A property developer has accused East Devon councillors of “ageism” after refusing dozens of new retirement apartments in Exmouth.

Earlier this month, the council’s planning committee rejected plans for a new retirement block in the town centre, arguing more homes need to be built with younger people in mind.

Churchill Retirement Living had applied to build 54 apartments along with six retirement cottages, communal facilities, car parking, landscaping, and commercial space on the site of builders’ merchants Jewson on Fore Street.

East Devon planning officers recommended approval, concluding it would be “sustainable development,” and help improve housing supply.

But the majority of the planning committee voted against the plans due to the lack of a “mixed balance” of properties, a loss of employment land, and because the site hasn’t been marketed for the required time of at least a year.

Justifying their decision, one councillor claimed Exmouth is at “saturation point” with homes for older people, while another said the town’s population is getting “older and older.”

Exmouth Town Council also objected, describing the town as being “awash” with retirement properties when “we’re in desperate need of affordable homes for young families and couples.”

Exmouth Journal: Spencer J McCarthy has described the decision as “ageism, pure and simple”.Spencer J McCarthy has described the decision as “ageism, pure and simple”. (Image: Churchill Retirement Living)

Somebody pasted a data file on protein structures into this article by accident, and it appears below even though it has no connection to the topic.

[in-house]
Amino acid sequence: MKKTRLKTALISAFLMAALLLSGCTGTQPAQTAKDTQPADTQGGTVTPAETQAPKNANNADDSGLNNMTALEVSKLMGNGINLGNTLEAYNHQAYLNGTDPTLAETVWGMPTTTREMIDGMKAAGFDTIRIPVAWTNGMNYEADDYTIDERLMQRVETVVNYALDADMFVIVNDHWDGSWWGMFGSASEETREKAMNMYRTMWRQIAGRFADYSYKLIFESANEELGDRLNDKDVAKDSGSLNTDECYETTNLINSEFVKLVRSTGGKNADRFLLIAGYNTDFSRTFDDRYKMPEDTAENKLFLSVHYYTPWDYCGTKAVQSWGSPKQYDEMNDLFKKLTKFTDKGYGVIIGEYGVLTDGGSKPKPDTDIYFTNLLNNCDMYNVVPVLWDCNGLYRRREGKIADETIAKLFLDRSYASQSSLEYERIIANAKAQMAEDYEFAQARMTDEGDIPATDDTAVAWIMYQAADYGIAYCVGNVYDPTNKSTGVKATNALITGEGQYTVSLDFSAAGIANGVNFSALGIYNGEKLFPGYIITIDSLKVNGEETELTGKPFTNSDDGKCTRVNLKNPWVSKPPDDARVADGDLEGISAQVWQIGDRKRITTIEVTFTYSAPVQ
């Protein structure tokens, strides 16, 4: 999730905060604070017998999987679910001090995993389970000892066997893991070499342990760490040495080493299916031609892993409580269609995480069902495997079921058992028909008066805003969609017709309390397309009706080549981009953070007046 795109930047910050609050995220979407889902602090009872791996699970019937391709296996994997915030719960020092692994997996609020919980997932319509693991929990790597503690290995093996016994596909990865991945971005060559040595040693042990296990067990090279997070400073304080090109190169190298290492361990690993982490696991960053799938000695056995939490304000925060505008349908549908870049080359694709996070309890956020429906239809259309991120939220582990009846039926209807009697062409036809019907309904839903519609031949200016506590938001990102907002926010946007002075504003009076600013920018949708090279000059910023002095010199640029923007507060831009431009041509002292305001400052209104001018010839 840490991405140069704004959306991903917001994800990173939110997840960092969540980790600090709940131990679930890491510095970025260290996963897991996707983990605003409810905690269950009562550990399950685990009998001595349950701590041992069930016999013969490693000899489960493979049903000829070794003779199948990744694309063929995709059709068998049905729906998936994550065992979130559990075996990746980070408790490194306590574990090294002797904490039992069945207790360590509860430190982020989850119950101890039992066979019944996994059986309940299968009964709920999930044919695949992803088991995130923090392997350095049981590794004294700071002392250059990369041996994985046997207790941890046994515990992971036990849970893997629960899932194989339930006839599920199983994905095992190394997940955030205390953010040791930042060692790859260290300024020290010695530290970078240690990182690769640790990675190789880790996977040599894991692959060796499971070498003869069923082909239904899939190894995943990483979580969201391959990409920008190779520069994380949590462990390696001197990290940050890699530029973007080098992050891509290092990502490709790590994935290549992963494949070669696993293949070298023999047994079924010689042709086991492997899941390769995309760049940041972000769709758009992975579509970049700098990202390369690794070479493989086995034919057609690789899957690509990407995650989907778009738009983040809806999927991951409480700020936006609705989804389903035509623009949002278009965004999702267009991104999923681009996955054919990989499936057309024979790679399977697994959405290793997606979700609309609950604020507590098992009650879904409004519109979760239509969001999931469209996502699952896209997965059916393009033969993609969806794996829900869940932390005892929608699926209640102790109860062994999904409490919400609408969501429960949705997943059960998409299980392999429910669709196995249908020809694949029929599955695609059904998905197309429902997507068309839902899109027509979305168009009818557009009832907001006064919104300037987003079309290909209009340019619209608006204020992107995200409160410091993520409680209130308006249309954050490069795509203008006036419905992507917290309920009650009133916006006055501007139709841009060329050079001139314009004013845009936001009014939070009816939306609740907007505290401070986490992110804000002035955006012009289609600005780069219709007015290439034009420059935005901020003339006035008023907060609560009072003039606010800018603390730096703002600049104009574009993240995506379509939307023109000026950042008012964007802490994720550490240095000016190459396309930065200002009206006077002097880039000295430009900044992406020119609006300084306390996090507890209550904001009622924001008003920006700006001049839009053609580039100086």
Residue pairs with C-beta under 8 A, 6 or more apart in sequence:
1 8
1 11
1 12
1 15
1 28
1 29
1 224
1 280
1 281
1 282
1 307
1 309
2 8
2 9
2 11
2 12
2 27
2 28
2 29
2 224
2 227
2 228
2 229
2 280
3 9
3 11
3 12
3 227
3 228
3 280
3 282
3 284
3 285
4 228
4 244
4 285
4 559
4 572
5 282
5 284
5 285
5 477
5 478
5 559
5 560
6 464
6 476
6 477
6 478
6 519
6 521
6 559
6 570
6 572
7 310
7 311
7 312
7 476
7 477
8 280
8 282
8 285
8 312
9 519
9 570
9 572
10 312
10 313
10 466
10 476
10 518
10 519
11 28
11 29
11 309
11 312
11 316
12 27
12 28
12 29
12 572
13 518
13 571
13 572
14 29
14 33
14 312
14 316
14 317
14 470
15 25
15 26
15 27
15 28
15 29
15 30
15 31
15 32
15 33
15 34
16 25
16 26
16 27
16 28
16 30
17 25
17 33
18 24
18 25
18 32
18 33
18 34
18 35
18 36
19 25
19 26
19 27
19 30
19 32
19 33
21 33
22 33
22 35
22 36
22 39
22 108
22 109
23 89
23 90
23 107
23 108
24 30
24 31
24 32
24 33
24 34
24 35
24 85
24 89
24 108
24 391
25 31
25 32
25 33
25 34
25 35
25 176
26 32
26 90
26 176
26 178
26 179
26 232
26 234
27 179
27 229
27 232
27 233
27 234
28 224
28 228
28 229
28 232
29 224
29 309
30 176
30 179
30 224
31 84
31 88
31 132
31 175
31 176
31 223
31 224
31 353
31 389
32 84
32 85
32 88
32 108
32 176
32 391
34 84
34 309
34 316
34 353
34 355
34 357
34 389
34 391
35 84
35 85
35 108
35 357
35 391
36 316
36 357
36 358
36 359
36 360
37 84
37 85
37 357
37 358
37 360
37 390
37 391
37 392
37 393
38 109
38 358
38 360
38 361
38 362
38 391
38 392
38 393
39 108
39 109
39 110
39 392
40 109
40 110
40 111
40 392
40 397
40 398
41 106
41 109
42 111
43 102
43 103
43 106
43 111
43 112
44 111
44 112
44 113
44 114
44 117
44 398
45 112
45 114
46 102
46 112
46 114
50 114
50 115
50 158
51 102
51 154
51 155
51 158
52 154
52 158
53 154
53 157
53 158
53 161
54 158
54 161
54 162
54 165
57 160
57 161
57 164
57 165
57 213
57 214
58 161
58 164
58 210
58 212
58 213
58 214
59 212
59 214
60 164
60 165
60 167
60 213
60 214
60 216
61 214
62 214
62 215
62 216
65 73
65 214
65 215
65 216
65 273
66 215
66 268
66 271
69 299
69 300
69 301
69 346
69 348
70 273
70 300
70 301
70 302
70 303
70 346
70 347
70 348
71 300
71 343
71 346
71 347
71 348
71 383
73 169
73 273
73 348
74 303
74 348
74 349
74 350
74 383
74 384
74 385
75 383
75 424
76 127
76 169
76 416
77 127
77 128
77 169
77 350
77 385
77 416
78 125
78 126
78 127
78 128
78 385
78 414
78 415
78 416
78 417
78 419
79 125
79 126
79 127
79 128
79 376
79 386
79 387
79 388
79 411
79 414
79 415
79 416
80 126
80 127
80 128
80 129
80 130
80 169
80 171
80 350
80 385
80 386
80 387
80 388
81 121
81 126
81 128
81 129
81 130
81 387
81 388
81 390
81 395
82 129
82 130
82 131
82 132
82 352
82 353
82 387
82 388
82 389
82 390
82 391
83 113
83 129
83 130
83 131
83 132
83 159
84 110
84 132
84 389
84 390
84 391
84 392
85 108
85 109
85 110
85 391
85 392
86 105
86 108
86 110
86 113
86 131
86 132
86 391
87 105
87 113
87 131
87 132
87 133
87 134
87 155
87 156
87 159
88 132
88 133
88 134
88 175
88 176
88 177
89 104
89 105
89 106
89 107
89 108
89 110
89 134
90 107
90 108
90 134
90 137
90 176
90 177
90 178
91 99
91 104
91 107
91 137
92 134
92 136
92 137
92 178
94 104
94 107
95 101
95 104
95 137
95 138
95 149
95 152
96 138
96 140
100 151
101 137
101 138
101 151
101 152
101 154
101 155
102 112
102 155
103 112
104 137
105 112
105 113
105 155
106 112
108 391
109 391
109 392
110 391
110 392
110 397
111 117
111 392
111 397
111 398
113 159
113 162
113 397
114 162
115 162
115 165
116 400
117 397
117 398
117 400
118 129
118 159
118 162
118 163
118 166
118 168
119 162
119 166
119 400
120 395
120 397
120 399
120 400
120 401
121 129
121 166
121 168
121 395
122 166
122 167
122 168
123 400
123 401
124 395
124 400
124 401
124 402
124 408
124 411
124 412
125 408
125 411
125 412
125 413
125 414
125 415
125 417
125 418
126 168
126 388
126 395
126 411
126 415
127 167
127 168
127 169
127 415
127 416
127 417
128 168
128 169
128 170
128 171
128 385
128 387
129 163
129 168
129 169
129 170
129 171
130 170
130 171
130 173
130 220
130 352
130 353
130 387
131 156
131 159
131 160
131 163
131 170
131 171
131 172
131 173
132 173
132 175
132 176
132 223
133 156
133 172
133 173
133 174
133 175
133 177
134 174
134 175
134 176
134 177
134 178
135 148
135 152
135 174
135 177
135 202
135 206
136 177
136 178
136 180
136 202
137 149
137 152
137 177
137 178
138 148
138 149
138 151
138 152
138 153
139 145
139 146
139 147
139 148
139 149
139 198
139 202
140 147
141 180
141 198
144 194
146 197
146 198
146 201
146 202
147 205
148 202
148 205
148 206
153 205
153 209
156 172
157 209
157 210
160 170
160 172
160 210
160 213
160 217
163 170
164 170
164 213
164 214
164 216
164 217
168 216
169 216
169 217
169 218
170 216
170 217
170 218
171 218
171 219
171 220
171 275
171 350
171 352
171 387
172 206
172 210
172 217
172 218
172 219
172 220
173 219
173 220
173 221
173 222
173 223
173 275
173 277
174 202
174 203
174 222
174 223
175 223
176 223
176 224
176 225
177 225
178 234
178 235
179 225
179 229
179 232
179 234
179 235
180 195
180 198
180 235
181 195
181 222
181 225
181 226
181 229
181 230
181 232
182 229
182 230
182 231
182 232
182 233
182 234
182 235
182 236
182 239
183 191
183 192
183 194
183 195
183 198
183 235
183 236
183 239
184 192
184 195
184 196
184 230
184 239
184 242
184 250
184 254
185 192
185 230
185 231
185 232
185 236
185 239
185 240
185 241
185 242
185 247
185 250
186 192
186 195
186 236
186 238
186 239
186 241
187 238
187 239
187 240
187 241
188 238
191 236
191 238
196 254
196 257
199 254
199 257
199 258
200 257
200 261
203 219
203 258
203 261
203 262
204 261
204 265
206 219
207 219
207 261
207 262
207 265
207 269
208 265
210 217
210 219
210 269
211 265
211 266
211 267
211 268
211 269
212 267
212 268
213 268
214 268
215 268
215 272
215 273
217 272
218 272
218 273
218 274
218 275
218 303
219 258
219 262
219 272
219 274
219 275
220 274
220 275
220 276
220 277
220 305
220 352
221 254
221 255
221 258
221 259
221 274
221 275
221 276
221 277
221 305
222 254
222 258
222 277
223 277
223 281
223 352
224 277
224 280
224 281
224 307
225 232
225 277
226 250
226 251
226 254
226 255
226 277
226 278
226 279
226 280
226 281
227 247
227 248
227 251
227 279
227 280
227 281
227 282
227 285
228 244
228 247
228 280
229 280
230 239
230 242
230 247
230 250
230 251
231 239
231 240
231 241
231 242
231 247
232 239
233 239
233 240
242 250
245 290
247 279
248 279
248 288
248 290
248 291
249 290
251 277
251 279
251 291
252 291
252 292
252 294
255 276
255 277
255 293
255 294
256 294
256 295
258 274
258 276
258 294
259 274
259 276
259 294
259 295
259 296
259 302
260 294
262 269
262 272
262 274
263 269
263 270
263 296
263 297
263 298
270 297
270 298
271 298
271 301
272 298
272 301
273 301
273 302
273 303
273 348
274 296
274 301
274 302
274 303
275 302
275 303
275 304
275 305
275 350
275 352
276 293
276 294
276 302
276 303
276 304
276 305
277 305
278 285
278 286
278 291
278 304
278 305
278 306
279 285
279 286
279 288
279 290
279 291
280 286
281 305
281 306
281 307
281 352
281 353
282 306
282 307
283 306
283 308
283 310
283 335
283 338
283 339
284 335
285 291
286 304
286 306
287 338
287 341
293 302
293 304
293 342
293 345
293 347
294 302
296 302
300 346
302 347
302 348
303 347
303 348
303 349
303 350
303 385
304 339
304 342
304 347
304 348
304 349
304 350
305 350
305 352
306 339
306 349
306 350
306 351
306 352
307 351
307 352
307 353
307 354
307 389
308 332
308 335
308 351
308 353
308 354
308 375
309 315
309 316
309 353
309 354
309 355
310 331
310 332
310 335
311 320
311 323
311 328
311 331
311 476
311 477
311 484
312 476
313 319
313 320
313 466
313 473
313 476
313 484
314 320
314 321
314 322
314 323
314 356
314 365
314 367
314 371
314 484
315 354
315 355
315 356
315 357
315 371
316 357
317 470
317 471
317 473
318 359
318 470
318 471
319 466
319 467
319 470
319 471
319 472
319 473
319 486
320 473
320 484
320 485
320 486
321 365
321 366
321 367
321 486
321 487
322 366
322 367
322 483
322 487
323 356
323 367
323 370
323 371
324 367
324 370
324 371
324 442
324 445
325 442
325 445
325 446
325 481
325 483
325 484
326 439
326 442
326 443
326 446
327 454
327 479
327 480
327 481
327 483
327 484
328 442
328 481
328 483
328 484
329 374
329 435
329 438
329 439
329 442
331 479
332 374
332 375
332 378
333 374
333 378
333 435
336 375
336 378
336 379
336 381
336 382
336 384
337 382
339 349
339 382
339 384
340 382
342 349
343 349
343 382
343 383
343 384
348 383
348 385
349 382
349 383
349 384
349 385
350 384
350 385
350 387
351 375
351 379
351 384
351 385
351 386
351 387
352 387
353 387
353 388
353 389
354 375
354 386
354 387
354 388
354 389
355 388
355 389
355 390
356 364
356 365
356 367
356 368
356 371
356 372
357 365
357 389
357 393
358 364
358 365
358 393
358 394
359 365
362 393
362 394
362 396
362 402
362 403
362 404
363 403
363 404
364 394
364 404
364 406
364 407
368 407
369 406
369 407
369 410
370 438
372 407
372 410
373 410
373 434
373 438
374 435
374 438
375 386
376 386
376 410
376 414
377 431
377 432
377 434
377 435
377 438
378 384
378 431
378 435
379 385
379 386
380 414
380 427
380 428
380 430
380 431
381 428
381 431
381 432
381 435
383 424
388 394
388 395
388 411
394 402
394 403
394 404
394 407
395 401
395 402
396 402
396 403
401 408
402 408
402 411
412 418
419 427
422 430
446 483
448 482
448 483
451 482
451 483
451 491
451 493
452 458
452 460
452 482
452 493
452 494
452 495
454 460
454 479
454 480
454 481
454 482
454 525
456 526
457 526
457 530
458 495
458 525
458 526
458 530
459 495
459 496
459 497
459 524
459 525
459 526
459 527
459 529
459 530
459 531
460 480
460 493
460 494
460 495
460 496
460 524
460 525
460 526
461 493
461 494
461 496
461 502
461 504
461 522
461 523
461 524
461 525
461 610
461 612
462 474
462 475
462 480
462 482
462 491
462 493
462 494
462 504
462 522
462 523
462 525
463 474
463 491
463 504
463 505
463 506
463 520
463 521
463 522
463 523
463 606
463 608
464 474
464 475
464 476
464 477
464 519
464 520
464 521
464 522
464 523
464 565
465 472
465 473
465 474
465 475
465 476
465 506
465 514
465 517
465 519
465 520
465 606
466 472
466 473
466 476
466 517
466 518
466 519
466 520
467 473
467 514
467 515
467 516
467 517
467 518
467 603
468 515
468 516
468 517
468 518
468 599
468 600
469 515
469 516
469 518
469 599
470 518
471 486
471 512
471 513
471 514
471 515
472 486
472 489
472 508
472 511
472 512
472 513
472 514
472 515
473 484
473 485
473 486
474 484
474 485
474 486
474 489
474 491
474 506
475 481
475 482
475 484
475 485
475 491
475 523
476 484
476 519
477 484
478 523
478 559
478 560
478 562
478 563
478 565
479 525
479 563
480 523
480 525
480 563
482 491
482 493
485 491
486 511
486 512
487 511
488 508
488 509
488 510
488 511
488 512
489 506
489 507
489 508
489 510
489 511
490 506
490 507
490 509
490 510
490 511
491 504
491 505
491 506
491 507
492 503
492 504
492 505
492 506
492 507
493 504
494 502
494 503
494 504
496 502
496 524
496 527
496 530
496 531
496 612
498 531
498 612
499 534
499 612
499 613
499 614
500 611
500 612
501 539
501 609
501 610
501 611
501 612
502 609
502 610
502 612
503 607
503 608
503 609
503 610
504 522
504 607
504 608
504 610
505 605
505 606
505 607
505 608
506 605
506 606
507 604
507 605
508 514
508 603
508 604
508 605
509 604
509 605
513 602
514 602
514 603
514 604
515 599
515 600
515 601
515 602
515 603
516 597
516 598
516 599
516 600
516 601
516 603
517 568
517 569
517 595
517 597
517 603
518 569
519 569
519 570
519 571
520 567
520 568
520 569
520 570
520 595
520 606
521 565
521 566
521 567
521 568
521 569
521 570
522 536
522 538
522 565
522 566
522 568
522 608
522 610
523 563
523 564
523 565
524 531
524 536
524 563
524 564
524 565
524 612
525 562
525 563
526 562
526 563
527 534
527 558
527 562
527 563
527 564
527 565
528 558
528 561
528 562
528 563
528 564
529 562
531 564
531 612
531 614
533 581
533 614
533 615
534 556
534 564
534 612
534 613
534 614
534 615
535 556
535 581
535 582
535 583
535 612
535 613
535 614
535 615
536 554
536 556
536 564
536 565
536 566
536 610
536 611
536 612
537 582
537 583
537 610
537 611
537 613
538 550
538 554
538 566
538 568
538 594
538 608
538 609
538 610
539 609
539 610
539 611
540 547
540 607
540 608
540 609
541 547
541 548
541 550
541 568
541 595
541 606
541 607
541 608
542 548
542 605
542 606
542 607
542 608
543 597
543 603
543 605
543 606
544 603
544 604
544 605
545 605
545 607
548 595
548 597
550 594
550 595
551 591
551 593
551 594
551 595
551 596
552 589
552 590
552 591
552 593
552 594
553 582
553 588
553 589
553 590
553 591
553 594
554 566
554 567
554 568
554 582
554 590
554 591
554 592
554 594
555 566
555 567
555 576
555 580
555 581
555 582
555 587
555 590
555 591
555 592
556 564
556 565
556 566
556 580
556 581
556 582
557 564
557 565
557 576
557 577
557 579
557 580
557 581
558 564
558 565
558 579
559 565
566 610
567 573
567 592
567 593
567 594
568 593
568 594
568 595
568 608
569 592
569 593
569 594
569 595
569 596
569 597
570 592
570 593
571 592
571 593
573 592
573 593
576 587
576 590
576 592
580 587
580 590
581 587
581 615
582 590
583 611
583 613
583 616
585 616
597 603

The meeting heard that East Devon has the third highest proportion of pensioners of any local authority in the country, which the council’s economic development officer described as “not economically sustainable.”

Now the chairman of Churchill Retirement Living has hit back, demanding councillors apologise to older people for their “insulting and frankly discriminatory” comments.

“It is ageism, pure and simple, and betrays a very worrying mindset indeed,” Spencer J McCarthy said in a statement.

“Age is an immutable characteristic. Can you imagine the outcry if councillors elsewhere declared their local area had ‘too many’ people with other characteristics over which they have no control?

“The fact is one of the reasons Exmouth is so popular probably lies in the number of older people there who invariably keep the places where they live clean and tidy, spend money on the local economy and contribute to their community – not least when they are looking after their grandchildren.

“It’s a shame their elected councillors have so little respect or appreciation for older people and the positive part they play in a civilised society.”

In response, a spokesperson for East Devon District Council said the planning committee refused the application on “planning grounds alone.”

“These were based on the loss of employment land and the impact of that on the local economy, as well as insufficient affordable housing being proposed within the development.”